Ride into Aqaba with Lawrence of Arabia. Stand with Patton as his tanks lead the Allied breakout from the coast of Normandy. Patrol the nighttime jungles of Vietnam... "The Century of Warfare" explores the pivotal battles, profiles the commanders and chronicles the myriad ways in which war has shaped the modern world. The 26 hour-long episodes in this monumental set feature an encyclopedic collection of archival film dating back to 1896, creating an unforgettable visual record of every major military engagement from the precursors of World War I to the liberation of Kuwait.

The Century of Warfare - Netflix

Type: Documentary

Languages: English

Status: Ended

Runtime: 50 minutes

Premier: None

The Century of Warfare - Industrial warfare - Netflix

Industrial warfare is a period in the history of warfare ranging roughly from the early 19th century and the start of the Industrial Revolution to the beginning of the Atomic Age, which saw the rise of nation-states, capable of creating and equipping large armies, navies, and air forces, through the process of industrialization. The era featured mass-conscripted armies, rapid transportation (first on railroads, then by sea and air), telegraph and wireless communications, and the concept of total war. In terms of technology, this era saw the rise of rifled breech-loading infantry weapons capable of high rates of fire, high-velocity breech-loading artillery, chemical weapons, armoured warfare, metal warships, submarines, and aircraft.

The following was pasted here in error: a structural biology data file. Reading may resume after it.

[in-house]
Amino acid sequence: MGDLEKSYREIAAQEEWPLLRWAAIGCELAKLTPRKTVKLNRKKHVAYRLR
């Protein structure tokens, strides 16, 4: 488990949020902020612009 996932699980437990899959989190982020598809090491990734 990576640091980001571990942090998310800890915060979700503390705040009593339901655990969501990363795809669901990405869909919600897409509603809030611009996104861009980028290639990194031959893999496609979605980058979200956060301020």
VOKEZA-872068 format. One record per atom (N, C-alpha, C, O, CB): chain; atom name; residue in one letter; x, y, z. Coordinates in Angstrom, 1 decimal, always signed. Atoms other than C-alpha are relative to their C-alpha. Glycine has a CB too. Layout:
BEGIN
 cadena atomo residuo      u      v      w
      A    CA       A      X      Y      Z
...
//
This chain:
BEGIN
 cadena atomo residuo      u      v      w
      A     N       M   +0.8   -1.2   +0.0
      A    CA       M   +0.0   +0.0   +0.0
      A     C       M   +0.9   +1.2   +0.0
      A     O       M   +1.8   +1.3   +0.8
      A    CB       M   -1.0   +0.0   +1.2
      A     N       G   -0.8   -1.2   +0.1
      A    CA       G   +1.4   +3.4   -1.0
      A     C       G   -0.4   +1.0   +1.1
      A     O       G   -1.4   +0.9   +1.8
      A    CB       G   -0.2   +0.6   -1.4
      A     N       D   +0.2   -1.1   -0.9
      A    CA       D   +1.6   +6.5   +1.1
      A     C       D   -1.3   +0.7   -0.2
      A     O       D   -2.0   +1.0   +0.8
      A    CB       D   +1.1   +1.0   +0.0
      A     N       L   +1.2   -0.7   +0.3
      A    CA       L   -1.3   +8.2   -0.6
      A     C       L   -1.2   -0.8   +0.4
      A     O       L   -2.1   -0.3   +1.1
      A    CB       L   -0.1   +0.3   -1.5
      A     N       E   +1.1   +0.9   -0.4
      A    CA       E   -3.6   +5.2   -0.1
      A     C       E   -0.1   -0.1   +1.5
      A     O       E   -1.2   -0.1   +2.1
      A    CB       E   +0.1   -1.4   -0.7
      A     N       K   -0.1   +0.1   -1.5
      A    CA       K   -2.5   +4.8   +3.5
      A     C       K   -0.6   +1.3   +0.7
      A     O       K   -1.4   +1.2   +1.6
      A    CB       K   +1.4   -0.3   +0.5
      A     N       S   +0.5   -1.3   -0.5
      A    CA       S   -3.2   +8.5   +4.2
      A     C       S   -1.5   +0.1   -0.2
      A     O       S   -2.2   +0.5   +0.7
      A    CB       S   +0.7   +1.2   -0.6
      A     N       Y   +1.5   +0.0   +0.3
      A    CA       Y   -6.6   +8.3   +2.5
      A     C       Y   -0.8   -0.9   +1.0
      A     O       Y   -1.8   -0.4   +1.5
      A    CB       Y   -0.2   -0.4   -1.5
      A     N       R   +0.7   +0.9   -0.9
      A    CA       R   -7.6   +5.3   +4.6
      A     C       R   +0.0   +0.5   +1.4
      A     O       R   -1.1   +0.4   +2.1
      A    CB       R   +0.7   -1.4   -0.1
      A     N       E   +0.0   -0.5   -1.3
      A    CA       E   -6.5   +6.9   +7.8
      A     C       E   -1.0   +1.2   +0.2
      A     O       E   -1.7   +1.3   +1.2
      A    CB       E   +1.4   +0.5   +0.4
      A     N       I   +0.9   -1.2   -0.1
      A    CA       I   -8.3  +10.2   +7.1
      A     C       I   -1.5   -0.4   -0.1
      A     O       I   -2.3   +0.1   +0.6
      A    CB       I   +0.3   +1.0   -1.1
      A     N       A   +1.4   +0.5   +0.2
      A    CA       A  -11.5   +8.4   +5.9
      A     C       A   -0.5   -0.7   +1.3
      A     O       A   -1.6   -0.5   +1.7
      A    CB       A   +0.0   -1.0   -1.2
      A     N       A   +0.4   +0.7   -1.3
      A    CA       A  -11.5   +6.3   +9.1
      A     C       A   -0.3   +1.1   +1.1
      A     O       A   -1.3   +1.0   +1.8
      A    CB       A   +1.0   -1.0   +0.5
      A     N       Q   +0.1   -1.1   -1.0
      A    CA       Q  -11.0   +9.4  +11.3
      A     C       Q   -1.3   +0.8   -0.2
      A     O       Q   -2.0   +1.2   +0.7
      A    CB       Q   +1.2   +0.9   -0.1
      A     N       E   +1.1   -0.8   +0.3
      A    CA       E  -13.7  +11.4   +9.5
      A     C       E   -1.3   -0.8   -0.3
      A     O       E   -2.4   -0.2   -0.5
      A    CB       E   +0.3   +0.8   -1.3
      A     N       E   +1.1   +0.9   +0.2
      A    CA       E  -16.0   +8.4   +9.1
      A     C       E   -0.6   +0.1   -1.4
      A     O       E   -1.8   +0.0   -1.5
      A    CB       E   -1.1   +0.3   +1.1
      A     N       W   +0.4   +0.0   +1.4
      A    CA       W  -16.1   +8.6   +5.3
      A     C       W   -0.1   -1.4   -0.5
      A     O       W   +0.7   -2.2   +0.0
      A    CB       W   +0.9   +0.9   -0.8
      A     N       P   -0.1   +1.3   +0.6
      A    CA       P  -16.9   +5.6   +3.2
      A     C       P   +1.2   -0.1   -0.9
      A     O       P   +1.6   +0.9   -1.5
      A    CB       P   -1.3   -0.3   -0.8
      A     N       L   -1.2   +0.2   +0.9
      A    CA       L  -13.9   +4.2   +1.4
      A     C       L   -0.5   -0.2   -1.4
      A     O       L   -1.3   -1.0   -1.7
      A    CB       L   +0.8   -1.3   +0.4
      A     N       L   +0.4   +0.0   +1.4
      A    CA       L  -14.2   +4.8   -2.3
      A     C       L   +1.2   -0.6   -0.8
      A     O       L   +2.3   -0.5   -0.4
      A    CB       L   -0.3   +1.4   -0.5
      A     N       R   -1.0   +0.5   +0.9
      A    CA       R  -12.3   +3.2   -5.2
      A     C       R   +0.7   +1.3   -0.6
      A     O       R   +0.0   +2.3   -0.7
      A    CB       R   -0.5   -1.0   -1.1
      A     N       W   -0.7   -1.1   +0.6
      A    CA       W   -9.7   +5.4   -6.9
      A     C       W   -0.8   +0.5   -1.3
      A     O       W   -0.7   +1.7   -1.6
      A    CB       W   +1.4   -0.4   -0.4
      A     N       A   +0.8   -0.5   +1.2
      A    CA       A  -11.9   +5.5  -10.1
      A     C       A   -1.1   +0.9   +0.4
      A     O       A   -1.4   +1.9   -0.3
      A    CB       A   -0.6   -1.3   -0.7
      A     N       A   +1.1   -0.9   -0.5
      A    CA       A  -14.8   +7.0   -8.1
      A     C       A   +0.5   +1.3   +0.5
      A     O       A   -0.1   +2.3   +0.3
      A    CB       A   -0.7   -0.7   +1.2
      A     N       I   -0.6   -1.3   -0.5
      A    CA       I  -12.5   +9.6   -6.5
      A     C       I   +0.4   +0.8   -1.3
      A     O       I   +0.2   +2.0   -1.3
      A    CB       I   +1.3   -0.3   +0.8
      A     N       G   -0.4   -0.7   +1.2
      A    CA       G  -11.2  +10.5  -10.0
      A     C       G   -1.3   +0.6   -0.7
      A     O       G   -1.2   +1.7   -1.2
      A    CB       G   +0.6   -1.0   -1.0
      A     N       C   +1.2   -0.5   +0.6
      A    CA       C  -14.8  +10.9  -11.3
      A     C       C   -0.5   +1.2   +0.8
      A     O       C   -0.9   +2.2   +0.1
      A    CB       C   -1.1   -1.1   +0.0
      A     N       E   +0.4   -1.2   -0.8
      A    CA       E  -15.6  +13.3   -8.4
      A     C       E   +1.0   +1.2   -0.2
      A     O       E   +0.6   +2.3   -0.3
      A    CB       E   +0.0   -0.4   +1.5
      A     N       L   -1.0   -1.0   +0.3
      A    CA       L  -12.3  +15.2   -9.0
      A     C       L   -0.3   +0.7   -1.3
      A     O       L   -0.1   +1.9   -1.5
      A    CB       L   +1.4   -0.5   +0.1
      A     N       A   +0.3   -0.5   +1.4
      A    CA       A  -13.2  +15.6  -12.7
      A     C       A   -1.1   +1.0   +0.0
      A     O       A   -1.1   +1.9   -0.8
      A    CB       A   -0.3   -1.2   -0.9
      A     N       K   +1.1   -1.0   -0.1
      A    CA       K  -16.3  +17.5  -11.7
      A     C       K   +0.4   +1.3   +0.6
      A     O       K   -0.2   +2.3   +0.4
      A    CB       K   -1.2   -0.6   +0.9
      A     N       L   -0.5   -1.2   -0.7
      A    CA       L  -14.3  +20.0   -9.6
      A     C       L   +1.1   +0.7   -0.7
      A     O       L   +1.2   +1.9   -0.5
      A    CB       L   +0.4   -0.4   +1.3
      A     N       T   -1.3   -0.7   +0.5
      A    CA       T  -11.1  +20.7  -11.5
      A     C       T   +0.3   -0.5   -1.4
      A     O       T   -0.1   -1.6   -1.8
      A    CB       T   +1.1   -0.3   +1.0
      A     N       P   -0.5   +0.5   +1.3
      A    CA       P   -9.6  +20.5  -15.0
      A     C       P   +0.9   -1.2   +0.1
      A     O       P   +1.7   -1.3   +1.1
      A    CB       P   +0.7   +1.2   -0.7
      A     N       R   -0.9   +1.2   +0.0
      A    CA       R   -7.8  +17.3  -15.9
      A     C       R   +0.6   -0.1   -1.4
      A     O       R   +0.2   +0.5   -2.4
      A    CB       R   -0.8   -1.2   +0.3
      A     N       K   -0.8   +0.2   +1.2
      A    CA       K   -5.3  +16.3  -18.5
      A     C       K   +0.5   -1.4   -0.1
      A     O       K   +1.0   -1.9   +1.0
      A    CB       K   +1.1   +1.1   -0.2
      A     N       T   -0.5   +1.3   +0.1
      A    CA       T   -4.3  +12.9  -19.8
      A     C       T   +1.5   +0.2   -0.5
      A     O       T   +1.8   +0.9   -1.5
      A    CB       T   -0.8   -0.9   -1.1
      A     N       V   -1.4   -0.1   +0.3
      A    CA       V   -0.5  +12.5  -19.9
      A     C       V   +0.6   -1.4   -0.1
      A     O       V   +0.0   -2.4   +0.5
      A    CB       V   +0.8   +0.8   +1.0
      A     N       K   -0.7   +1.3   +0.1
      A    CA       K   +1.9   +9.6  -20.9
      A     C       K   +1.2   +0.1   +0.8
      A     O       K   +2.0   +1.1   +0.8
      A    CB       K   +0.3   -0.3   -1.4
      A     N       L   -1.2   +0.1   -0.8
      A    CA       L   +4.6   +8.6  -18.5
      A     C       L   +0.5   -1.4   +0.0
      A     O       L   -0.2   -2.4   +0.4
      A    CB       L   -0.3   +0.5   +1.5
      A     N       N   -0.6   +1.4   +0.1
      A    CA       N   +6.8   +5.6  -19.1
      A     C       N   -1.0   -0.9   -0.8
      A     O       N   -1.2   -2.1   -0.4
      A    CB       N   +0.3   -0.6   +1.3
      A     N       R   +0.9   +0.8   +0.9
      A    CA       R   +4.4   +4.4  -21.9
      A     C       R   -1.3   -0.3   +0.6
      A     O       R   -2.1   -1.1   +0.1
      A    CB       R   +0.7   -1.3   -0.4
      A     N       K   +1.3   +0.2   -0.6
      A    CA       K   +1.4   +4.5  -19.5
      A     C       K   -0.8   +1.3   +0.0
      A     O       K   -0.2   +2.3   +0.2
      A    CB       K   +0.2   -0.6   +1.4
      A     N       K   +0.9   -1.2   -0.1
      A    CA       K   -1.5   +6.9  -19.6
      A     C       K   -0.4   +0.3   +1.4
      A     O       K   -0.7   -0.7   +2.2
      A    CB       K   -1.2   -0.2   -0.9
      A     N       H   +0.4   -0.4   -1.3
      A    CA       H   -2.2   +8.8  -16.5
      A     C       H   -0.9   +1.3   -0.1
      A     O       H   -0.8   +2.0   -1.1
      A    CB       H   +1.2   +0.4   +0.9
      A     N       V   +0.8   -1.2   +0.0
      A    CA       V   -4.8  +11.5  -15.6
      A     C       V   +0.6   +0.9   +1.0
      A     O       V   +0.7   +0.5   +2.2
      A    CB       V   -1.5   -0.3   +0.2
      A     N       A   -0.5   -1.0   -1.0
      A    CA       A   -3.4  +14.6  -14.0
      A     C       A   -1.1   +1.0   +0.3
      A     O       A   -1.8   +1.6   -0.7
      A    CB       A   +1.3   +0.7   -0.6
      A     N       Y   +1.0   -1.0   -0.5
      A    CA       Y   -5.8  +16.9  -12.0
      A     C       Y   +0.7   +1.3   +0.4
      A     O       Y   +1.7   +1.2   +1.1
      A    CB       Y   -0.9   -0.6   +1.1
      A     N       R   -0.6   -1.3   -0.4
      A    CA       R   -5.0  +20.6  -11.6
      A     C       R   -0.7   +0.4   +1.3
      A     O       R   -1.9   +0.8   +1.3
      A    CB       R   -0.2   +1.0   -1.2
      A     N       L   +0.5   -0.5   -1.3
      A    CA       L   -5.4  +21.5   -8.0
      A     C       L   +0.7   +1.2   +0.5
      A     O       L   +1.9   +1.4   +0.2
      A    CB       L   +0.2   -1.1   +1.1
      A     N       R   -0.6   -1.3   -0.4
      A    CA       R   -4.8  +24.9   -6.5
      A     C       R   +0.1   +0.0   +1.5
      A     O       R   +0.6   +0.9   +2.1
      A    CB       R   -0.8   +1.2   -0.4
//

The Century of Warfare - Aerial warfare - Netflix

Strategic bombing, by contrast, was unlike anything the world has seen before or since. In 1940, the Germans attempted to force Britain to surrender through attacks on its airfields and factories, and then on its cities in The Blitz in what became the Battle of Britain, the first major battle whose outcome was determined primarily in the air. The campaigns conducted in Europe and Asia could involve thousands of aircraft dropping tens of thousands of tons of munitions over a single city. Military aviation in the post-war years was dominated by the needs of the Cold War. The postwar years saw a rapid conversion to jet power, which resulted in enormous increases in speeds and altitudes of aircraft. Until the advent of the intercontinental ballistic missile, major powers relied on high-altitude bombers to deliver their newly developed nuclear deterrent. Each country strove to develop the technology of bombers and the high-altitude fighters that could intercept them. The concept of air superiority began to play a heavy role in aircraft designs for both the United States and the Soviet Union.